At its one end, to the left in FIG. 2, the rod 43 is guidingly received in a tube portion 45 coaxially mounted in the cylinder bore 38. The bottom end of the tube portion 45 communicates with the atmosphere via a passage 46. Like the clearance seal between the valve element 39 and the cylinder bore 38, the rod 43 and the tube portion 45 cooperate to prevent pressure air supplied through the air inlet port 37 from leaking out to the atmosphere through passage 46.
The rod 43 extends right through the valve element 39 and carries on its right hand end an oscillation damping device 48 comprising a damping piston 49, an O-ring 50 and a support ring 51. All three elements are prevented from axial movement by two lock rings 52. The damping piston 49 fits in the cylinder bore 38 with a circumferential clearence, but is received on the rod 43 with a circumferential gap which is wider than that at the outer peripheri.
This means both that air may pass by the damping piston 49 through the gaps and that the damping piston 49 is freely movable relative to the rod 43, within very narrow axial limits of course.
The valve element 39, the rod 43 and the damping device 48 are shiftable together as a unit in the cylinder bore 38 between ultimate end positions defined by the ends of the rod 43 hitting the bottom wall of the tube portion 45 and the right hand end wall 53 of the cylinder bore 38, respectively. A weak coil spring 55 is arranged to bias the entire unit to the right in the figures, thereby making sure that the valve element 39 is always in its right hand end position as the tool is started.
In addition to the air inlet port 37, the cylinder bore 38 is provided with a first service port 56 communicating with the air inlet 31 of the primary motor 11 and a second service port 57 communicating with the inlet 32 of the secondary motor 12. As can be seen in FIGS. 2 and 3, the air inlet port 37 and the first service port 56 are located in the cylinder bore 38 in such a way that they are never covered by the valve element 39. The second service port 57 is covered by the valve element 39 as the latter occupies its right hand position but is uncovered through the valve opening 40 as the valve element 39 is shifted to its left hand position.
The operation order of the device shown in FIGS. 2 and 3 is the following:
Before supplying pressure air at all to the valve 33 as well as during the initial sequence of a screw joint tightening process the valve element 39 occupies its right hand position as shown in FIG. 2. When pressure air is not supplied to the valve 33 the bias load of spring 55 ensures that the valve element 39 occupies its right hand position, i.e. the closed position.
The tool is started by pressing the trigger 16 to open the throttle valve 15. Then pressure air is supplied to the tool via passage 14.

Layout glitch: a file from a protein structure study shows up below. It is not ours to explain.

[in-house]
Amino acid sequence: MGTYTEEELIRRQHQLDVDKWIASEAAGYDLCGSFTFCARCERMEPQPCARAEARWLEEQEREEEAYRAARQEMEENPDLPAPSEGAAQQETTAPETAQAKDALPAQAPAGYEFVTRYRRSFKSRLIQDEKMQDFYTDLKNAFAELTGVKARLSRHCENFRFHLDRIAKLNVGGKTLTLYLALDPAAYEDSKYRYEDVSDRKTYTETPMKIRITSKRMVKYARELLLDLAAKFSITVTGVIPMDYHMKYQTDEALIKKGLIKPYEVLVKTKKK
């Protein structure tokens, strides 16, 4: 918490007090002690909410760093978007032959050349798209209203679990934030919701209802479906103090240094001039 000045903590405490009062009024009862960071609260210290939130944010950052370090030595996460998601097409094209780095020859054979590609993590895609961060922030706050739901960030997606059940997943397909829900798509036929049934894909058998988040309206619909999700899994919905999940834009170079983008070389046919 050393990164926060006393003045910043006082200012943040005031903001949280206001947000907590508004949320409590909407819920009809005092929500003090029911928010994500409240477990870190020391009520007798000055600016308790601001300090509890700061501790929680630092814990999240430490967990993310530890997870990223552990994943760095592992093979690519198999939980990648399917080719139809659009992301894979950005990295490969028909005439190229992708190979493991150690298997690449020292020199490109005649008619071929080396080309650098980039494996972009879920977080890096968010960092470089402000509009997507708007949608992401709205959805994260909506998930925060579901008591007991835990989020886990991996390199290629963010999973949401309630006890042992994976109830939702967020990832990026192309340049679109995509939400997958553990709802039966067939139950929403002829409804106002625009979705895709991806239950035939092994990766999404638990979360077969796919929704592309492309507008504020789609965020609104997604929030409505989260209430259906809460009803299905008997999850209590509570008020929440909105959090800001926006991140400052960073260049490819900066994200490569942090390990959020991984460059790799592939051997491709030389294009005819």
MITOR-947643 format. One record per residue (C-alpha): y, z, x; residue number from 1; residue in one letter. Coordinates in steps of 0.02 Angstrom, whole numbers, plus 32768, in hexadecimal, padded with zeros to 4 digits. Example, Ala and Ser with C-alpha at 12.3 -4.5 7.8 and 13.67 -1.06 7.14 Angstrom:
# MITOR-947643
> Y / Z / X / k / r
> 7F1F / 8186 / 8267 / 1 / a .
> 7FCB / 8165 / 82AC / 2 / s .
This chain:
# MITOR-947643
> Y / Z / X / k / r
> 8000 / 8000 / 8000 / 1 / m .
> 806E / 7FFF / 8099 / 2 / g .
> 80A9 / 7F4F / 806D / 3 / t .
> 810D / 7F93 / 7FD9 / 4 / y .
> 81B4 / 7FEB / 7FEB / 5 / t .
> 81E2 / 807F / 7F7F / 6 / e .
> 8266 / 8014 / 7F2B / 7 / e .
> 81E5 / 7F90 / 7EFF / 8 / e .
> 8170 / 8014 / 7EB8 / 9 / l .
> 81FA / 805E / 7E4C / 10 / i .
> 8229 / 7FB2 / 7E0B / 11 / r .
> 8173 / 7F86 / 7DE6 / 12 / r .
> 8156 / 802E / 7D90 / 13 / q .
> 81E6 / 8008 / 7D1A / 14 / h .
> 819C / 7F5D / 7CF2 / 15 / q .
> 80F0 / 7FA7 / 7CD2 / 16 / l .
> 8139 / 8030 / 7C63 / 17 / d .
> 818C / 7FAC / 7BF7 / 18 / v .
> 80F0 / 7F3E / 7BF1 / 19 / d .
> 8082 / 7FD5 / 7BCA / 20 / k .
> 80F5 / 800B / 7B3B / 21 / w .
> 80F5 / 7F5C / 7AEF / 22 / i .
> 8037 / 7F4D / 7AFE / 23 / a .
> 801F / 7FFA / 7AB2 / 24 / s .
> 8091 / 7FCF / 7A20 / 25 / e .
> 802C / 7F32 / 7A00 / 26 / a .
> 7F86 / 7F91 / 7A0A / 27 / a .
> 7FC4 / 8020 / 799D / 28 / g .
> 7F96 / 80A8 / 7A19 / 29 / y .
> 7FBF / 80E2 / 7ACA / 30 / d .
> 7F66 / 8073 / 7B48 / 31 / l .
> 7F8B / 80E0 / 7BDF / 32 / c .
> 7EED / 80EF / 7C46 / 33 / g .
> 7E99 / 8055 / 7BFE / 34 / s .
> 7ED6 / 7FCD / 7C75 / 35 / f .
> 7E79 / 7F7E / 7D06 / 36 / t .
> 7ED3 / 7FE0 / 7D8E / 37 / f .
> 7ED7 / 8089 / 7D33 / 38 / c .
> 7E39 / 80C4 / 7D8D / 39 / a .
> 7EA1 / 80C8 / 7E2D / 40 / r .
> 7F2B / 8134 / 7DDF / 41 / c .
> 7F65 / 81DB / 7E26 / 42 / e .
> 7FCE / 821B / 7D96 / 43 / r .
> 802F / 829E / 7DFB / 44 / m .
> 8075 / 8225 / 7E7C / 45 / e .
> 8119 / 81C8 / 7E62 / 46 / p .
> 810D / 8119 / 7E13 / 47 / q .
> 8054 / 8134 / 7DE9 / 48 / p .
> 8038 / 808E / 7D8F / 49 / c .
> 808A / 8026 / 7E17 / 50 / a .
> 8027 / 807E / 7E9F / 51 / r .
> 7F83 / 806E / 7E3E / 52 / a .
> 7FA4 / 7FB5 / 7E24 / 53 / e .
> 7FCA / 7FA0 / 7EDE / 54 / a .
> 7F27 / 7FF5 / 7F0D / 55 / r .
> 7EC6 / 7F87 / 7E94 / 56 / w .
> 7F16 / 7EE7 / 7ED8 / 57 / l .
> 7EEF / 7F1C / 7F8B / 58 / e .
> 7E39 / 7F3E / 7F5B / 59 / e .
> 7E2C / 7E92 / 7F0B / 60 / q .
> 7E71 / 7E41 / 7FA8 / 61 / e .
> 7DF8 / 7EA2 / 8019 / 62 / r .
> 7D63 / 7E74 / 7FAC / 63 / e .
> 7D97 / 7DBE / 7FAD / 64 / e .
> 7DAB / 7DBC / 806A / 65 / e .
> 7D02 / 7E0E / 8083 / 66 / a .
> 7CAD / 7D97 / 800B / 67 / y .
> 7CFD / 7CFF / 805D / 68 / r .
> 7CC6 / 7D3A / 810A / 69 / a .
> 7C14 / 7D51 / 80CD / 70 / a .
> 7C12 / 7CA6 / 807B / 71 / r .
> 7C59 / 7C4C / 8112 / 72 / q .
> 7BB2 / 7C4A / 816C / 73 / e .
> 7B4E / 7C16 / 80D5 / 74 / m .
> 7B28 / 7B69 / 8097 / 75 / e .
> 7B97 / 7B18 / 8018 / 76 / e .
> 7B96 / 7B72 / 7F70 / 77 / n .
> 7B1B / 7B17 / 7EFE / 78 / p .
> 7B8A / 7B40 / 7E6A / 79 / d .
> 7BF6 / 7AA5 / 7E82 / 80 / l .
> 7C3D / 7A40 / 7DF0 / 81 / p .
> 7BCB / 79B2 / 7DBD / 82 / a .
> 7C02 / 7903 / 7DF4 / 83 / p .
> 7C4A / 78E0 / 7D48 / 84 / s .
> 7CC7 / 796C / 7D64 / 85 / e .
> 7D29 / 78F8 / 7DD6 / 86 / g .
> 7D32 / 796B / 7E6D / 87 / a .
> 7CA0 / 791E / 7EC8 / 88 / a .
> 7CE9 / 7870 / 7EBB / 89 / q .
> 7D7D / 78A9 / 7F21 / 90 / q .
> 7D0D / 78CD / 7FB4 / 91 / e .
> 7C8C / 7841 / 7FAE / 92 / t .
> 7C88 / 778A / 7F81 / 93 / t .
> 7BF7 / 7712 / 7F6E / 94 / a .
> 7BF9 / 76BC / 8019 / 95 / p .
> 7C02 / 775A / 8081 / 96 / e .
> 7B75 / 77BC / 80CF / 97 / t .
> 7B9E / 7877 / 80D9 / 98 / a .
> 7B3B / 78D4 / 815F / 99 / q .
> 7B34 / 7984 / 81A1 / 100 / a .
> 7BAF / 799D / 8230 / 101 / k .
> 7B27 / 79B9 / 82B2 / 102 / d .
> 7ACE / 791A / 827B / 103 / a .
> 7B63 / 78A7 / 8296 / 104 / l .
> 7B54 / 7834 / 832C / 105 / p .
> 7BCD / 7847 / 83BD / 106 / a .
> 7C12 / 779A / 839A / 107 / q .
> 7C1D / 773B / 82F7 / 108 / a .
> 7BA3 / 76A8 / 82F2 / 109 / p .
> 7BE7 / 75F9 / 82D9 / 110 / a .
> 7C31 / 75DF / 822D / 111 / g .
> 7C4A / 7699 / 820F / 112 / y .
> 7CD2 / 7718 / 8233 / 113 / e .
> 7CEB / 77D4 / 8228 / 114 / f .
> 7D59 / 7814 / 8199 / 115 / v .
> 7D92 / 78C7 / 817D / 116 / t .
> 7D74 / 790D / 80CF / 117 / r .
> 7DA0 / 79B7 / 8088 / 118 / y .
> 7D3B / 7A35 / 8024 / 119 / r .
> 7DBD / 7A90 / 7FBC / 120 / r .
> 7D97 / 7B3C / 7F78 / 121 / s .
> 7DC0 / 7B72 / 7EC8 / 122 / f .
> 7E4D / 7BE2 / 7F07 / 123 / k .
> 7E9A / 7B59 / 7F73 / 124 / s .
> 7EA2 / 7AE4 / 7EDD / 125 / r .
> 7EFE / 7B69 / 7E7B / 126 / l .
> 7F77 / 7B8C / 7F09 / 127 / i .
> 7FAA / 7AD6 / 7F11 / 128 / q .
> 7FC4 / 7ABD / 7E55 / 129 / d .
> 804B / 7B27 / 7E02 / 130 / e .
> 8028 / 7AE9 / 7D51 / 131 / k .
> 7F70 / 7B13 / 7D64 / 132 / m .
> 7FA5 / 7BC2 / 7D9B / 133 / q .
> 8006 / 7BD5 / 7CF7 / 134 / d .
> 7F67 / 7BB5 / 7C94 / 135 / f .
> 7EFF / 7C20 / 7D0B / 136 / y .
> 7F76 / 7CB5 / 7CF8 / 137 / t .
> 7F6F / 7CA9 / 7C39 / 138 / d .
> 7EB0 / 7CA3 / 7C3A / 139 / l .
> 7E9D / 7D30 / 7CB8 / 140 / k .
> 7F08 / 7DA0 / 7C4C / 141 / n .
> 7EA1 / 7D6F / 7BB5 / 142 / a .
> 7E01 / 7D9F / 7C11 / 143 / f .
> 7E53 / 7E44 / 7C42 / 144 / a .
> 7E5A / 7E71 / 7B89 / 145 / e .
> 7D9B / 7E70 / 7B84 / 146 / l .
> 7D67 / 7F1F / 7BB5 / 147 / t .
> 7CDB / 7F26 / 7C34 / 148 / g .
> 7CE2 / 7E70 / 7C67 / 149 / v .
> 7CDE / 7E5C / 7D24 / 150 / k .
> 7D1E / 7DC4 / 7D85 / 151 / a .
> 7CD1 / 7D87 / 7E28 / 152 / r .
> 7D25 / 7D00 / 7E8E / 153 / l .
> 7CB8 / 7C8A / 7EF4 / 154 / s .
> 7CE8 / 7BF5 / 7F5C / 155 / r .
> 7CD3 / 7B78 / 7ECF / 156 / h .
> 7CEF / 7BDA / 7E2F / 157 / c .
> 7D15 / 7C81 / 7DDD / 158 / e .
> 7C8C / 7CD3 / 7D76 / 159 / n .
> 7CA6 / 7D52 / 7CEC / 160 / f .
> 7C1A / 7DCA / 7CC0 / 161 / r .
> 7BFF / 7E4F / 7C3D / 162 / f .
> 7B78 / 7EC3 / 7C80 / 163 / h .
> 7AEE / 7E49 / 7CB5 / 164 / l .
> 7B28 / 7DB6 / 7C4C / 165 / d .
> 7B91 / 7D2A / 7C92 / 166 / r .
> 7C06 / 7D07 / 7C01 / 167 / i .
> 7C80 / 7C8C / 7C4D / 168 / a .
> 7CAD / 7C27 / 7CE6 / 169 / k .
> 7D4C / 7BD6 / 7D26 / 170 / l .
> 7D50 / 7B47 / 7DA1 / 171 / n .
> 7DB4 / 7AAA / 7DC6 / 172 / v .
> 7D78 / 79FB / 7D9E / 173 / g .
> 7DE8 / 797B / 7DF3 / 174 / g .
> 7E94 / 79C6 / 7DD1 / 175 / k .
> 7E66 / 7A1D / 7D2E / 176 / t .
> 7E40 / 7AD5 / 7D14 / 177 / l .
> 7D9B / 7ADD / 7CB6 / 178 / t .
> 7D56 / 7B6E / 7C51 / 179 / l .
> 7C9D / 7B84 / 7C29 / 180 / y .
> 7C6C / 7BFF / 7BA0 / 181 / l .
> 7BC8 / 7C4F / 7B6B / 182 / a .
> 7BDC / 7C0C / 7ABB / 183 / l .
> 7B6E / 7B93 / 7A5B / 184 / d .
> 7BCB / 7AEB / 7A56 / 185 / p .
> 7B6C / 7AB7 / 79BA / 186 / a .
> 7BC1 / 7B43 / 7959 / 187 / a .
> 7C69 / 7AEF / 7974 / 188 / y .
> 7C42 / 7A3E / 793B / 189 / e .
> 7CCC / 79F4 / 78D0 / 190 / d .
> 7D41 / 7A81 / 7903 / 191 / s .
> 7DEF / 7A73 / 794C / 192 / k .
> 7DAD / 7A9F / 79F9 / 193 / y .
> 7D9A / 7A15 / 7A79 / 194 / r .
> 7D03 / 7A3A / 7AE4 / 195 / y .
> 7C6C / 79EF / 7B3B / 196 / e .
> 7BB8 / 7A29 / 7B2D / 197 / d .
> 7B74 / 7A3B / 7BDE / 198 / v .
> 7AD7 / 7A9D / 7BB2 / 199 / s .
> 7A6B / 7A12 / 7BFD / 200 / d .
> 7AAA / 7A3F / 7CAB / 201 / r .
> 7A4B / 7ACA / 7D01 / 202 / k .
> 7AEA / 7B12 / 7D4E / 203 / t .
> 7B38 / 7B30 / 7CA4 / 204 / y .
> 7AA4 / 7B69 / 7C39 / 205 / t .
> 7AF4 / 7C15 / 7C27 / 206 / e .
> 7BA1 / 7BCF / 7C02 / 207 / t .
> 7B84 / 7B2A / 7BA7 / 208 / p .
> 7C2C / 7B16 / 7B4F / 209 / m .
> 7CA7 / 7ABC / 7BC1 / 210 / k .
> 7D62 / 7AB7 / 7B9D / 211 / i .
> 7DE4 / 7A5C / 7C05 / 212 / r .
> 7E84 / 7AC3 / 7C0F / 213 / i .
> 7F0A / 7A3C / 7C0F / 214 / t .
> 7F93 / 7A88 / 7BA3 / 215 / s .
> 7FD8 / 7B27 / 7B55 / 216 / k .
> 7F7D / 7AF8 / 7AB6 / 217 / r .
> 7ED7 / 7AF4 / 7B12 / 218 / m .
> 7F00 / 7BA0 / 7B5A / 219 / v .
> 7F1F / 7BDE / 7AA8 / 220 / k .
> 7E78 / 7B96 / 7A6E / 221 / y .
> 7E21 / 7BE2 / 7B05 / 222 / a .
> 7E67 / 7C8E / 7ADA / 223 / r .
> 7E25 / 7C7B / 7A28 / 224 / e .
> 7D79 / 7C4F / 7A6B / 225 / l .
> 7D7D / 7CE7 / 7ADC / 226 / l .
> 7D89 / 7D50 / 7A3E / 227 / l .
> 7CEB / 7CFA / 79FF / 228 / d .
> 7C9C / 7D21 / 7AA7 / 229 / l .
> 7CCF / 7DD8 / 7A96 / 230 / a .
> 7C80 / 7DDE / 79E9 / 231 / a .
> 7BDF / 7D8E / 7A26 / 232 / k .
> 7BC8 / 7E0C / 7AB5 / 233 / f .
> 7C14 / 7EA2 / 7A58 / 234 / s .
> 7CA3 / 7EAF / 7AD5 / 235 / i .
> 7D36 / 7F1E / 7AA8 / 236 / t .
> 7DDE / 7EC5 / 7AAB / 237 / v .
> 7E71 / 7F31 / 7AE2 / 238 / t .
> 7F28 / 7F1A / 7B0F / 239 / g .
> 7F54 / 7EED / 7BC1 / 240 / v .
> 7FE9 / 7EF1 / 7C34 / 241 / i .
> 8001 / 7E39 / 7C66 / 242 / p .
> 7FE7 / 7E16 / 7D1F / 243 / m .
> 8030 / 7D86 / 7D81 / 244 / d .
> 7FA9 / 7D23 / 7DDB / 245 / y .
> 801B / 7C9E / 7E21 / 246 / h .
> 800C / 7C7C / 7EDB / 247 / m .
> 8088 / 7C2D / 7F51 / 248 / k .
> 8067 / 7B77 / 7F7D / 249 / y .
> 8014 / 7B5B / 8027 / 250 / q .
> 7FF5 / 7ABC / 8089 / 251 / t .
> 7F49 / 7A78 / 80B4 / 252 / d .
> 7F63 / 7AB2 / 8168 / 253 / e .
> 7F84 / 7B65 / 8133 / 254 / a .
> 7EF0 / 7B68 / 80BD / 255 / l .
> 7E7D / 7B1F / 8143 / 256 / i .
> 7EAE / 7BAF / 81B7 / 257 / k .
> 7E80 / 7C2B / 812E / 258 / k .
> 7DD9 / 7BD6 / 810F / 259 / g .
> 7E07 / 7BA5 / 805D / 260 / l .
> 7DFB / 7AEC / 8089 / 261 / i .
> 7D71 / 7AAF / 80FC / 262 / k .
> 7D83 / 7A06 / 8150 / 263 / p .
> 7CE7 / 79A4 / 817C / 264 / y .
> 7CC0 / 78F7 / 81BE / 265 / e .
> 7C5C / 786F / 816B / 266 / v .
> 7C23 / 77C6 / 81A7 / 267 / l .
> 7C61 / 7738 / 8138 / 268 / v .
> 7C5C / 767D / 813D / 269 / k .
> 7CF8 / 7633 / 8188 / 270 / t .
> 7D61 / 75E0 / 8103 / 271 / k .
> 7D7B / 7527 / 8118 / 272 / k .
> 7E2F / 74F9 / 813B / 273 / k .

During the initial sequence of operation, pressure air enters the valve 33 via the inlet port 37, passes through the openings 41 in the valve element 39 and reaches the primary motor 11 via the first service port 56 and the air inlet 31 of that motor.
The primary motor 11 starts rotating the central shaft 20 via spur gears 23 and 22, and the power developed by the primary motor 11 is transferred to the output spindle 17 via the reduction gearing 19. During the running down sequence of the process the resistance to rotation generated in the screw joint being tightened is low which means that the rotation speed of the primary motor 11 as well as the air flow through the supply valve 33 is high.
As the pressure air passes through the openings 41 in the valve element 39 there is generated a pressure drop across these openings. This means that the pressure on the right hand side of the valve element 39 is lower than the pressure on the opposite side thereof, i.e. the pressure of the pressure air source to which the tool is connected. However, the difference in load acting on the valve element 39 in the two opposite directions is not as big as this pressure difference indicates, because one portion of the cross sectional area of the left side of the valve element 39, namely the surface portion represented by the cross section of the rod 43 is exposed to atmospheric pressure only due to the venting passage 46. At its opposite end, the rod 43 is exposed to the same pressure as the valve element. The damping piston 49 does not have any real influence upon the pressure acting on the right hand side thereof.
The sizes of the different surfaces of the valve element 39 as well as the size of the openings 41 are chosen in such a way that when the screw joint resistance increases and the rotation speed of the primary motor 11 slows down to a certain extent there is obtained a distinct increase in the back pressure from the primary motor 11. At a predetermined degree of tightness in the screw joint the back pressure from the primary motor 11 is high enough to cause the valve element 39 to move to the left and occupy its open position, thereby making valve opening 40 register with the second service port 57. See FIG. 3. Without interrupting the air supply to the primary motor 11, the supply valve 33 now provides the secondary motor 12 with pressure air.
The secondary motor 12 is energized to carry out together with the primary motor 11 the final tightening sequence. The output torque of the secondary motor 12 is transferred to the coupling sleeve 26 via the spur gear 24 and the internal gear 25. The gear ratio of this internal gear/spur gear arrangement is much higher than that of the spur gear/spur gear arrangement coupled to the primary motor 11. This means that the coupling sleeve 26 is rotated slower and at a higher torque level than what the central shaft 20 originally did. However, due to increased resistance in the screw joint being tightened, the primary motor 11 has slowed down to such a low speed level that the secondary motor 12 is able to catch up, and, by means of the oneway clutch 30, the power of secondary motor 12 is delivered to the central shaft 20 and added to the power still generated by the primary motor 11.